The "Grand Ridge" silicon is slated to be built on Intel's 7 nm HLL+ silicon fabrication node, and features 24 "Gracemont" cores across six clusters with four cores, each. Each cluster shares a 4 MB L2 cache among the four cores, while a shared L3 cache of unknown size cushions transfers between the six clusters. Intel is deploying its SCF (scalable coherent fabric) interconnect between the various components of the "Grand Ridge" SoC. Besides the six "Gracemont" clusters, the "Grand Ridge" silicon features a 2-channel DDR5 integrated memory controller, and a PCI-Express gen 4.0 root complex that puts out 16 lanes. It also features fixed function hardware that accelerates network stack processing. There are various USB and GPIO connectivity options relevant to 5G base-station setups. Given Intel's announcement of a delay in rolling out its 7 nm node, "Grand Ridge" can only be expected in 2022, if not later.
Intel Grand Ridge

Tachyum Shows Prodigy Running Existing x86, ARM, and RISC-V Software

Tachyum Inc. announced that its Prodigy Universal Processor has successfully completed software emulation testing across x86, ARM and RISC-V binary environments. This important milestone demonstrates that Prodigy will enable customers to run their legacy applications transparently at launch with better performance than any contemporary or future ARM or RISC-V processors. Coupled with hyperscale data center workhorse programs such as Hadoop, Apache and more, which Tachyum is recompiling to Prodigy native code, this capability will ensure that Prodigy customers can run a broad spectrum of applications, right out of the box. Tachyum customers consistently indicate that they would run 100% native applications within 9-18 months of transitioning to the Tachyum platform to exceed performance of the fastest Xeon processor. The emulation is to smoothly transition to native software for Tachyum Prodigy.

NVIDIA in Advanced Talks to Acquire Arm from SoftBank

It was reported last week that NVIDIA is "interested" in acquiring UK chip-design firm Arm from Japan's SoftBank that holds a treasure chest of tech IP. Now Bloomberg reports that things are getting serious between NVIDIA and SoftBank, with the two reportedly engaged in "advanced talks" over the possible acquisition of Arm by NVIDIA. The graphics and scalar compute giant recently surpassed Intel in market capitalization.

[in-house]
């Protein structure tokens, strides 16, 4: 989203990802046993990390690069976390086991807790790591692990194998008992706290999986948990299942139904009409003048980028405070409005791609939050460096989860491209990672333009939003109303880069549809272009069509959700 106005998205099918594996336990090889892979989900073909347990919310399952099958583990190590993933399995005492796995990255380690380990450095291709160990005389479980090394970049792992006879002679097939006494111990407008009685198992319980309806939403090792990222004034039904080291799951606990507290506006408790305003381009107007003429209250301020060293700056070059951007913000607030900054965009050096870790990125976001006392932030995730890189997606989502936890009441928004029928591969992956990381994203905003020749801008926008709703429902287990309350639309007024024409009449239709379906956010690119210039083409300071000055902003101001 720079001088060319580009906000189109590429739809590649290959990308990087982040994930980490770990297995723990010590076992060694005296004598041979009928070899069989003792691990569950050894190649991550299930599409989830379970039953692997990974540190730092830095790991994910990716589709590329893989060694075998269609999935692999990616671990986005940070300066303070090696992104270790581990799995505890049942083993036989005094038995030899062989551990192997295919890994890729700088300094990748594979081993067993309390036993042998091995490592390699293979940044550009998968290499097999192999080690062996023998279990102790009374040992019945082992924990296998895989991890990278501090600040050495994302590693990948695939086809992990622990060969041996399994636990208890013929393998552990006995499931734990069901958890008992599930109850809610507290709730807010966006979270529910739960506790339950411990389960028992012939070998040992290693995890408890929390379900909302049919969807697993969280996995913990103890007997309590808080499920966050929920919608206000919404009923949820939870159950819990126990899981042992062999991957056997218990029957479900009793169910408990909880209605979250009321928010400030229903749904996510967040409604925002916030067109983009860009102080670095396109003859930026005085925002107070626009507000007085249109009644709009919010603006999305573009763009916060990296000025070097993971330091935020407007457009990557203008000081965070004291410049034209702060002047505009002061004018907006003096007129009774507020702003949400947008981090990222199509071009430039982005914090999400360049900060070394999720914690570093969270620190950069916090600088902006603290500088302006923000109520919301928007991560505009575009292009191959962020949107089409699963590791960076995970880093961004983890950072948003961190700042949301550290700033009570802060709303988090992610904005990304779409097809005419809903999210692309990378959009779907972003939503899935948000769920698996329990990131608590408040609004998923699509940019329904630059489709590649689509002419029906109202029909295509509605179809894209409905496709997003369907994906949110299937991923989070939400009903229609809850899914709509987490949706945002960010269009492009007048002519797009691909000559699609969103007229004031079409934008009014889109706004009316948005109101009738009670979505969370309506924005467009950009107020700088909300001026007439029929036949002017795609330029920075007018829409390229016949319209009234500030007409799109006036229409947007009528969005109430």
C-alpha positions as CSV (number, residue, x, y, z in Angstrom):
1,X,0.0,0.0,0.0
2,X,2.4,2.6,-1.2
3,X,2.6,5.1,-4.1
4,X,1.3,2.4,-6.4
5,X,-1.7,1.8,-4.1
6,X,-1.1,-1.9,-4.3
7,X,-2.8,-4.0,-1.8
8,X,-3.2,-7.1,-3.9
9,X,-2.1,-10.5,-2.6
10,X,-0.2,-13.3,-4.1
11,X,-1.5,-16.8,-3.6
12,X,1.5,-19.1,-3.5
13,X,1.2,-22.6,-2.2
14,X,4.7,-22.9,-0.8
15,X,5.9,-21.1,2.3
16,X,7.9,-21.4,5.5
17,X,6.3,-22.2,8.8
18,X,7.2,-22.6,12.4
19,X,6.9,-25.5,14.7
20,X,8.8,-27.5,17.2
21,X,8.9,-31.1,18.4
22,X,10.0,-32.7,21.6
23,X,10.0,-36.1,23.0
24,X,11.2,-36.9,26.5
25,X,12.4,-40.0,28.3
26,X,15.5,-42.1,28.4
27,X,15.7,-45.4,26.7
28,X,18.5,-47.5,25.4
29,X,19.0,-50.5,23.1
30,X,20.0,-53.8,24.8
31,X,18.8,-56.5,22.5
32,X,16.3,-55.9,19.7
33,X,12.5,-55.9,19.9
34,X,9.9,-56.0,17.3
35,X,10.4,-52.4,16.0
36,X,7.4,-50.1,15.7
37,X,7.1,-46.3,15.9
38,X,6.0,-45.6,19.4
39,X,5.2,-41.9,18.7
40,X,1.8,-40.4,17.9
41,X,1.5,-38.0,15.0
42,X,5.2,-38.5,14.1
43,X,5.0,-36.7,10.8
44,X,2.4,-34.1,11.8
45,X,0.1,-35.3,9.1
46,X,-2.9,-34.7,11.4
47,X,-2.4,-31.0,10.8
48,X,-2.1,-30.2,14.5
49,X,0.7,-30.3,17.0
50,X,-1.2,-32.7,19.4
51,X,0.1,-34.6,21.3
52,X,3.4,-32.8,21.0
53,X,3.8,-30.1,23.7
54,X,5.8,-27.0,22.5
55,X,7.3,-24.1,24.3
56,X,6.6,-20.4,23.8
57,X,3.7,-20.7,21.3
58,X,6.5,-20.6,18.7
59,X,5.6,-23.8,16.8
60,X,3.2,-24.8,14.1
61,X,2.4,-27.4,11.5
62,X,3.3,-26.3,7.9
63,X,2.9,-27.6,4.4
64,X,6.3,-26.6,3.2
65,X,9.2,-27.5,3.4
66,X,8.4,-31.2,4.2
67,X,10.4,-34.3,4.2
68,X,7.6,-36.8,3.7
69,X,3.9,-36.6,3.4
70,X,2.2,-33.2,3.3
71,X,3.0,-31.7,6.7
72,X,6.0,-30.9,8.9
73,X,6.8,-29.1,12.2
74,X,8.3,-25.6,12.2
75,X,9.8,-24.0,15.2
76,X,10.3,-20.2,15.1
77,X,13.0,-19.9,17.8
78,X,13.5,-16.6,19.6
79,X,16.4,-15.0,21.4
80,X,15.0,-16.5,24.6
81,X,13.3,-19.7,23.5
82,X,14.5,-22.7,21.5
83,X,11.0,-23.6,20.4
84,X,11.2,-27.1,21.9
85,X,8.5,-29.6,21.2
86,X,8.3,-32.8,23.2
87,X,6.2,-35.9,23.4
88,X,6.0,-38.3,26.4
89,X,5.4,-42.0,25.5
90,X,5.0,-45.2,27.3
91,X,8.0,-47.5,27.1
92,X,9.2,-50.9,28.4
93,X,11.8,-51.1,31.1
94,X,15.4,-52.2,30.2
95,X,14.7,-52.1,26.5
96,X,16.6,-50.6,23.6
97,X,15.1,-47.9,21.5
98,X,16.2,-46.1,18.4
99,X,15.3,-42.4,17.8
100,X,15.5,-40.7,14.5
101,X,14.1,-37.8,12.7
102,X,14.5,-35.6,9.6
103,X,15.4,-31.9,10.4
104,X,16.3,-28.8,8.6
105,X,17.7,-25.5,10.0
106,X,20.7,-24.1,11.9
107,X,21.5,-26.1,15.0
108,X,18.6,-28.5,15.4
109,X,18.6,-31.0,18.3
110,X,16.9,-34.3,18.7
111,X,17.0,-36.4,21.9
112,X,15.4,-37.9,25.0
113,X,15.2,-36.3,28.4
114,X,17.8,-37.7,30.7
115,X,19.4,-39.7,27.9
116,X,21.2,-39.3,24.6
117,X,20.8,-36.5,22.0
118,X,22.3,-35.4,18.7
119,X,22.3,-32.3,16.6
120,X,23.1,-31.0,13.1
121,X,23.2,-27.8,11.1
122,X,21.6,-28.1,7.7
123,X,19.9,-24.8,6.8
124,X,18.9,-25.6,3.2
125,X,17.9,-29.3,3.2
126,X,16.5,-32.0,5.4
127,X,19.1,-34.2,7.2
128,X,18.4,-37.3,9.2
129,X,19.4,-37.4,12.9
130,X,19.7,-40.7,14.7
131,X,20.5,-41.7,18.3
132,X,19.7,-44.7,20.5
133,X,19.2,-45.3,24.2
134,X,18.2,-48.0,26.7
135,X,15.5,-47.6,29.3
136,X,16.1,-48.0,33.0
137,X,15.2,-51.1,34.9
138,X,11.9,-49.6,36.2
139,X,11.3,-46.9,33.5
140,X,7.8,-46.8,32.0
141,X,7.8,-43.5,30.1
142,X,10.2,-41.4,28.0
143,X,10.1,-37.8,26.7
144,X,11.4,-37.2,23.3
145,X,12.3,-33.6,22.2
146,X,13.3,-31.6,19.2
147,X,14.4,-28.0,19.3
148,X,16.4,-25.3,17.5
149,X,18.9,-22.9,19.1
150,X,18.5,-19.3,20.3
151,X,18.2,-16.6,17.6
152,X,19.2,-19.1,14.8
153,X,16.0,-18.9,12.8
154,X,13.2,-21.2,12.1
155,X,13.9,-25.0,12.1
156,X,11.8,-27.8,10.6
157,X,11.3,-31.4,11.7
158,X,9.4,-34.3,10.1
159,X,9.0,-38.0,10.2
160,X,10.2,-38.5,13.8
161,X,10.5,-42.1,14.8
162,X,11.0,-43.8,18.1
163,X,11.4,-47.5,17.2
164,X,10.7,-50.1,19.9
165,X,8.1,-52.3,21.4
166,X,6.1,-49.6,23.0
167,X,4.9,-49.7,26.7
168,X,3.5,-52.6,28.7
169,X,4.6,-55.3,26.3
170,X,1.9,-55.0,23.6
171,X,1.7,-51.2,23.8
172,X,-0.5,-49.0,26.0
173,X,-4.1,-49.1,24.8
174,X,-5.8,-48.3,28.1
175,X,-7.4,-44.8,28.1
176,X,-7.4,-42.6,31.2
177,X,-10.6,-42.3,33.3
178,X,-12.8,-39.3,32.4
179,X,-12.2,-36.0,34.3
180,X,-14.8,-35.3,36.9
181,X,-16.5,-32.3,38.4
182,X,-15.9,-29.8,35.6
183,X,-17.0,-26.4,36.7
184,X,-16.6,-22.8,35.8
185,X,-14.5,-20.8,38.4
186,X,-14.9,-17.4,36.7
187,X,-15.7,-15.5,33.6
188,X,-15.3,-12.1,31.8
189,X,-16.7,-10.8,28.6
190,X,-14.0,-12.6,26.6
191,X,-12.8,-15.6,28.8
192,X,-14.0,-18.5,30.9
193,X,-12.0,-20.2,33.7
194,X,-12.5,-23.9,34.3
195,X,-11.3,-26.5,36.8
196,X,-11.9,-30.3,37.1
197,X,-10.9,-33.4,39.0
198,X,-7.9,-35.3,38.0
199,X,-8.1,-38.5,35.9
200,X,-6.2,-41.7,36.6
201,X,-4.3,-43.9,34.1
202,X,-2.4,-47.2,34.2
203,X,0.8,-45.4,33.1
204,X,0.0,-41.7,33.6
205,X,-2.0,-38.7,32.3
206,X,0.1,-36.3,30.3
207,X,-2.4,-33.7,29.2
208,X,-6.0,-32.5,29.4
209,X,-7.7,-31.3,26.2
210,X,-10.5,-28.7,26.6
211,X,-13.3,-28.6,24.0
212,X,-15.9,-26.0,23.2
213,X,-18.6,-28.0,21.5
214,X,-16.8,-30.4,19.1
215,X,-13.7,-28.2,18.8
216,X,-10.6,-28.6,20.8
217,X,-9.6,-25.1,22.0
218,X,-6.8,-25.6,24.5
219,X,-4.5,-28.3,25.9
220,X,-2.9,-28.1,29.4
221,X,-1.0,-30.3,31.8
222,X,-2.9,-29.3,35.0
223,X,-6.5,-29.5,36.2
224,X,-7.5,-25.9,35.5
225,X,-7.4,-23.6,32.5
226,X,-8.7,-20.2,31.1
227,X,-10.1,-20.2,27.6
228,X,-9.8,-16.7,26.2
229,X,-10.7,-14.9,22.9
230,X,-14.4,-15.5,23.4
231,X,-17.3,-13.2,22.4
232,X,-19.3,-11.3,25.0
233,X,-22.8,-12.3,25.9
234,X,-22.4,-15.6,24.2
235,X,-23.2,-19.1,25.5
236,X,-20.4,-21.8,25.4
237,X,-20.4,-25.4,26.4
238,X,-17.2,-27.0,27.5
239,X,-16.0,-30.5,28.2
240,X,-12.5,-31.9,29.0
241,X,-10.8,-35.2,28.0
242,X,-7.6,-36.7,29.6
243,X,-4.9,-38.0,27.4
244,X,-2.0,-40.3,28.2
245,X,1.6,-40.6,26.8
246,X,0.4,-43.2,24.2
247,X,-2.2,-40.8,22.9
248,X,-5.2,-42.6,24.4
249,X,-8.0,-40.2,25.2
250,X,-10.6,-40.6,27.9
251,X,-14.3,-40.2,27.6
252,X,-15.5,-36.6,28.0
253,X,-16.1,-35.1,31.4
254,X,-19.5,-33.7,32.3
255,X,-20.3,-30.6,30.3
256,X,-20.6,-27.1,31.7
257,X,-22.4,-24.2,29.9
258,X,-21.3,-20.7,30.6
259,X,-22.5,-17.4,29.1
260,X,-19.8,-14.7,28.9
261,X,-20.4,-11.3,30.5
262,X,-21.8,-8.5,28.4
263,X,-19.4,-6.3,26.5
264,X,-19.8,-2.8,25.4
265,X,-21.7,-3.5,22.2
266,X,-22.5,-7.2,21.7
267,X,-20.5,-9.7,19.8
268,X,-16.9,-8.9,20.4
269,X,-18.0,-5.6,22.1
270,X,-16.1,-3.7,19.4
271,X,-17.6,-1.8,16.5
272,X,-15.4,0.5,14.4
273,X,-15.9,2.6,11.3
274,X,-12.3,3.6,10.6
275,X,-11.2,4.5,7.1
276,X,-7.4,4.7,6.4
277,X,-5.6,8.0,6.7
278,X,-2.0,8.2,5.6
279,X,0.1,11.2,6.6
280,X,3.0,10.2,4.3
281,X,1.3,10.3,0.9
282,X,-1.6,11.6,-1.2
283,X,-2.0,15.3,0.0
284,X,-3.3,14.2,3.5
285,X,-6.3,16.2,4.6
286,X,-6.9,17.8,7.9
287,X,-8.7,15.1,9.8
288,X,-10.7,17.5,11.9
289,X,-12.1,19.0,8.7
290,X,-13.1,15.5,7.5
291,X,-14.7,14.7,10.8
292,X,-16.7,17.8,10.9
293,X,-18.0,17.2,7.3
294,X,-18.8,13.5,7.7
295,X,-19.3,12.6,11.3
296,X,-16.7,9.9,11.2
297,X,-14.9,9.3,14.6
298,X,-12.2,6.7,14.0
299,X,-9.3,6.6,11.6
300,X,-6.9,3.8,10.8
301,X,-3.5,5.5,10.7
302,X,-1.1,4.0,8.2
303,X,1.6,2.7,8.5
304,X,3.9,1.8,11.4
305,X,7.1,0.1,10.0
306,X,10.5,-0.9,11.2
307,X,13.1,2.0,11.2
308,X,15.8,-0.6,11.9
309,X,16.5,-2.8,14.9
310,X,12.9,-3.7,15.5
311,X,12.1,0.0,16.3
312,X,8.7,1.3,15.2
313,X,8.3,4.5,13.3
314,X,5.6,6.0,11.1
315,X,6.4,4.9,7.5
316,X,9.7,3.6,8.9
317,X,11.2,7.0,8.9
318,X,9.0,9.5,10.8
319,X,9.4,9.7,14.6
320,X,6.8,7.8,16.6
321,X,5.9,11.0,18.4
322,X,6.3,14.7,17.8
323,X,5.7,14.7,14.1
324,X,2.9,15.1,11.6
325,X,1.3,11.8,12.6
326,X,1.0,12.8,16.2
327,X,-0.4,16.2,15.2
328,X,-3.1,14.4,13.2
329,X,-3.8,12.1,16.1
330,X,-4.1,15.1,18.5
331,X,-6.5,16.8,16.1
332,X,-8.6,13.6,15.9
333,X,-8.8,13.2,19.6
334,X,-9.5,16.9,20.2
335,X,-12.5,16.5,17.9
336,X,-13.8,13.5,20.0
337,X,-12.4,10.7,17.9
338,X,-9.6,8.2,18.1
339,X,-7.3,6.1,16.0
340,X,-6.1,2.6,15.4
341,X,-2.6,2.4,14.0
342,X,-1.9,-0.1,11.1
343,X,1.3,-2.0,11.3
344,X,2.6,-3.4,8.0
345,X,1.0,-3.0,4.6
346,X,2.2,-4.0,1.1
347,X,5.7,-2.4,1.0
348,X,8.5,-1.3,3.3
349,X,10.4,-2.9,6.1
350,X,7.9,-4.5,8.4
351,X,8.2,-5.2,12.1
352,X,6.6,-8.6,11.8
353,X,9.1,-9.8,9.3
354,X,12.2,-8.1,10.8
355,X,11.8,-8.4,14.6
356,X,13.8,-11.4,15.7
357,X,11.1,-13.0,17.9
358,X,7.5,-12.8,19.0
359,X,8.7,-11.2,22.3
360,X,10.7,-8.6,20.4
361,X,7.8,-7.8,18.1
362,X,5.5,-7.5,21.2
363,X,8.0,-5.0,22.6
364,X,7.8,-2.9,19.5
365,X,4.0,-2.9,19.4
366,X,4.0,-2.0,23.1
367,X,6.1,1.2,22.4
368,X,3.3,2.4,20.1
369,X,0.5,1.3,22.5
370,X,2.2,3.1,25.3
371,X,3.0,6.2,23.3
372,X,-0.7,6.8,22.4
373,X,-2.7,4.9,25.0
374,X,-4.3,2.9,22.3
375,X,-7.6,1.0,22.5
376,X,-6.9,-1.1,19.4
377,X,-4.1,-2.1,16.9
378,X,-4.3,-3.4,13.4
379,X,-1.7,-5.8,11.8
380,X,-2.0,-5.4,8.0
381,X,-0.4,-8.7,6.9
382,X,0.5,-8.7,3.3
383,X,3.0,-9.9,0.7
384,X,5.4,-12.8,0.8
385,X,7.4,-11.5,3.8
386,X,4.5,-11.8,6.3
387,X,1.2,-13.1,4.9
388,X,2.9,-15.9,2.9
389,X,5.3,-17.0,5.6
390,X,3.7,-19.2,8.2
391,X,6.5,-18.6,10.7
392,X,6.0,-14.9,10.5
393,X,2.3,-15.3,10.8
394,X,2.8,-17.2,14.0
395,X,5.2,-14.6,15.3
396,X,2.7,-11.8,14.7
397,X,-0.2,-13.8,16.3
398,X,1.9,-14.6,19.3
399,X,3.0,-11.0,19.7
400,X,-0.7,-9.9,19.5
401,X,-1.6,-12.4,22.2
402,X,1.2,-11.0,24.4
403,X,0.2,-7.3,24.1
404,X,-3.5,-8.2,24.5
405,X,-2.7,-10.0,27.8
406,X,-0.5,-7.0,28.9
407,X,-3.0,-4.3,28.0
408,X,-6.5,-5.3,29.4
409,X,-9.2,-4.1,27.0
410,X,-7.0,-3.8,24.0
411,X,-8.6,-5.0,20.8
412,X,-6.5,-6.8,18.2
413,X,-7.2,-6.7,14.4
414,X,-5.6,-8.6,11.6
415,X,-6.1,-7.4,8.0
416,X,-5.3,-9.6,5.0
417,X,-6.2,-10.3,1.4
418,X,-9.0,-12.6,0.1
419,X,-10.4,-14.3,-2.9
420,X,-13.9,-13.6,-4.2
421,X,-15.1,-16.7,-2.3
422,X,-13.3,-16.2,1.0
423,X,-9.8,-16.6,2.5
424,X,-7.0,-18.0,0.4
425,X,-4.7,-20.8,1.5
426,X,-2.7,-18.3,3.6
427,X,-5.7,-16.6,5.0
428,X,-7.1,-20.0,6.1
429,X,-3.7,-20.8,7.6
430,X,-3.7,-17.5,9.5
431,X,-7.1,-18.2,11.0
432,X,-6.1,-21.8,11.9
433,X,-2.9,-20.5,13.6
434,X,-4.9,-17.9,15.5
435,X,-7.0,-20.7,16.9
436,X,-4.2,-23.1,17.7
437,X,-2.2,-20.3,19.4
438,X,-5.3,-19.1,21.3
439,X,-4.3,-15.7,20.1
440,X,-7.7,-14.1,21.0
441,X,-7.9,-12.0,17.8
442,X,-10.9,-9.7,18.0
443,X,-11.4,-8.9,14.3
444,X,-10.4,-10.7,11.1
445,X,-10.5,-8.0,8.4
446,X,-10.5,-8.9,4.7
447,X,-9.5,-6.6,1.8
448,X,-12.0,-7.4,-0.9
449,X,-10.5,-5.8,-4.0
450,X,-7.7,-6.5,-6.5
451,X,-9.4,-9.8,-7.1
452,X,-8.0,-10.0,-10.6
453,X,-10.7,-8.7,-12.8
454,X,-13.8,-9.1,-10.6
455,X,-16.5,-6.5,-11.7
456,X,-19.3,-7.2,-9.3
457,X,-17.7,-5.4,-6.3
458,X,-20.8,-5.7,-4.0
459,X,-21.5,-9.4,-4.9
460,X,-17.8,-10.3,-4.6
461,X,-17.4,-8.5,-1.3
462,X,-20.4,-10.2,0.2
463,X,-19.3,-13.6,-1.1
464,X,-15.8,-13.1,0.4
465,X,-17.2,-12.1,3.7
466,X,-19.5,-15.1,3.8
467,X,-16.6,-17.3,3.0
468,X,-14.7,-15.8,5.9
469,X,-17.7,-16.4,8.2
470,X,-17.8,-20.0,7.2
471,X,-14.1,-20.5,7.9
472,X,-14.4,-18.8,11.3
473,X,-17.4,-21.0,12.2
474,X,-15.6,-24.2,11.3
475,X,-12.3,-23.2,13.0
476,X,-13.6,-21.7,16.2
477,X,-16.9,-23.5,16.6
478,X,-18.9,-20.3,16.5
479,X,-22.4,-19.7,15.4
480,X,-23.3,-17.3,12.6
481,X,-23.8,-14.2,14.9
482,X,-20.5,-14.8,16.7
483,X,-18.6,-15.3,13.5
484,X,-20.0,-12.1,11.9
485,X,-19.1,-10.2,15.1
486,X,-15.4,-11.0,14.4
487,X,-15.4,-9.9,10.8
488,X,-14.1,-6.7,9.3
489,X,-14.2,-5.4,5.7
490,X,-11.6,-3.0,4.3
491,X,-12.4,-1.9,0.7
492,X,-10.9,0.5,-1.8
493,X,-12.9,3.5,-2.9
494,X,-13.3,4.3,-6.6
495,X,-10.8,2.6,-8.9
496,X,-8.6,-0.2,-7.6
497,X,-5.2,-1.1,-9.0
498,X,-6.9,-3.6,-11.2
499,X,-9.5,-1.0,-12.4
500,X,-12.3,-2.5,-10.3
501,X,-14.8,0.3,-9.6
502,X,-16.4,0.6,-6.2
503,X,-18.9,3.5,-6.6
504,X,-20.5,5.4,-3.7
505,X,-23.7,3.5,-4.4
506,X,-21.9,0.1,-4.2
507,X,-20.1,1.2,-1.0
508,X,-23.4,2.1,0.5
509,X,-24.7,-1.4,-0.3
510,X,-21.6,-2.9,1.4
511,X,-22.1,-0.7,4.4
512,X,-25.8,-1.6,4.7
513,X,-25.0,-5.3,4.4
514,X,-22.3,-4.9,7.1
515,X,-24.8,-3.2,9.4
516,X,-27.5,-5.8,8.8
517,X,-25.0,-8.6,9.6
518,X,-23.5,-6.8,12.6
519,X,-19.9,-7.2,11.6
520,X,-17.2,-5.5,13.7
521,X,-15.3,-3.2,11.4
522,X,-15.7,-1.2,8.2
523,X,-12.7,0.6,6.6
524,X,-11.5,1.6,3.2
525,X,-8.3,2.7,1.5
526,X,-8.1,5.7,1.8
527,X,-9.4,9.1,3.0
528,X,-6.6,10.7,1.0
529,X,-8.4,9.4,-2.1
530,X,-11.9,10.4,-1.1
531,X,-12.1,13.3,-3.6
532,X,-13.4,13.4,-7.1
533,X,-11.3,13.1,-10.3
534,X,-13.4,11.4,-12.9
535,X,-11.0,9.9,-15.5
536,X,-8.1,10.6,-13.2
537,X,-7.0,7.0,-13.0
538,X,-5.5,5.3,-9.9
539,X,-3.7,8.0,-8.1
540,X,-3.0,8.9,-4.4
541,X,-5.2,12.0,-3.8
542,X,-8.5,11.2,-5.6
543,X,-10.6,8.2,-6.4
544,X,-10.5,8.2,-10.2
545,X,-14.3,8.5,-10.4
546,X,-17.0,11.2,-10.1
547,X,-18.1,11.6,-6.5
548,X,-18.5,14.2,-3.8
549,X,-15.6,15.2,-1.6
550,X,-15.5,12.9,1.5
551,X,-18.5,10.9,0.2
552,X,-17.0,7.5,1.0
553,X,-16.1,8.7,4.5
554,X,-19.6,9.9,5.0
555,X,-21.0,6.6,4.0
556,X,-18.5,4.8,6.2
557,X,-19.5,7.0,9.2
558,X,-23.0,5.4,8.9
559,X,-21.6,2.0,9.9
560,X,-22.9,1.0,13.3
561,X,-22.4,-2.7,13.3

With a few quick moves, NVIDIA stands a real chance of displacing Intel as makers of the world's most popular CPU machine architecture, driven mainly by smartphones, tablets, networking infrastructure, wearables, and IoT devices. The Arm architecture is also taking strides into the server space, and Apple recently decided to dump Intel x86 in favor of Arm-powered homebrew SoCs. Arm could cost NVIDIA an arm and a leg. New Street Research LLP estimated Arm's valuation at USD $44 billion if its IPO took off in 2021, and as much as $68 billion by 2025.

Linus Torvalds Finds AVX-512 an Intel Gimmick to Invent and Win at Benchmarks

"I hope AVX512 dies a painful death, and that Intel starts fixing real problems instead of trying to create magic instructions to then create benchmarks that they can look good on." These were the words of Linux and Git creator Linus Torvalds in a mailing list, expressing his displeasure over "Alder Lake" lacking AVX-512. Torvalds also cautioned against placing too much weightage on floating-point performance benchmarks, particularly those that take advantage of exotic new instruction sets that have a fragmented and varied implementation across product lines.

"I've said this before, and I'll say it again: in the heyday of x86, when Intel was laughing all the way to the bank and killing all their competition, absolutely everybody else did better than Intel on FP loads. Intel's FP performance sucked (relatively speaking), and it matter not one iota. Because absolutely nobody cares outside of benchmarks." Torvalds believes AVX2 is "more than enough" thanks to its proliferation, but advocated that processor manufacturers design better FPUs for their core designs so they don't have to rely on instruction set-level optimization to eke out performance.

Apple's Homebrew Mac Processor to Leverage Arm big.LITTLE

The first homebrew processor for Macs by Apple could leverage Arm big.LITTLE technology, according to a slide from a developer-relations presentation leaked by Erdi Özüağ of Donanim Haber. Apple is referring to the setup as "asymmetric cores" in its documentation, although it essentially is big.LITTLE, a technology that's been implemented by Arm SoC vendors since 2012. It combines groups of low-power (high-efficiency) and high-performance (low-efficiency) cores in response to processing demands by software, with the high-performance cores only been engaged when needed. Intel only recently introduced its rendition of this tech, called Hybrid Processing, with its Core "Lakefield" processor, and looks to scale it up with future chips such as "Meteor Lake."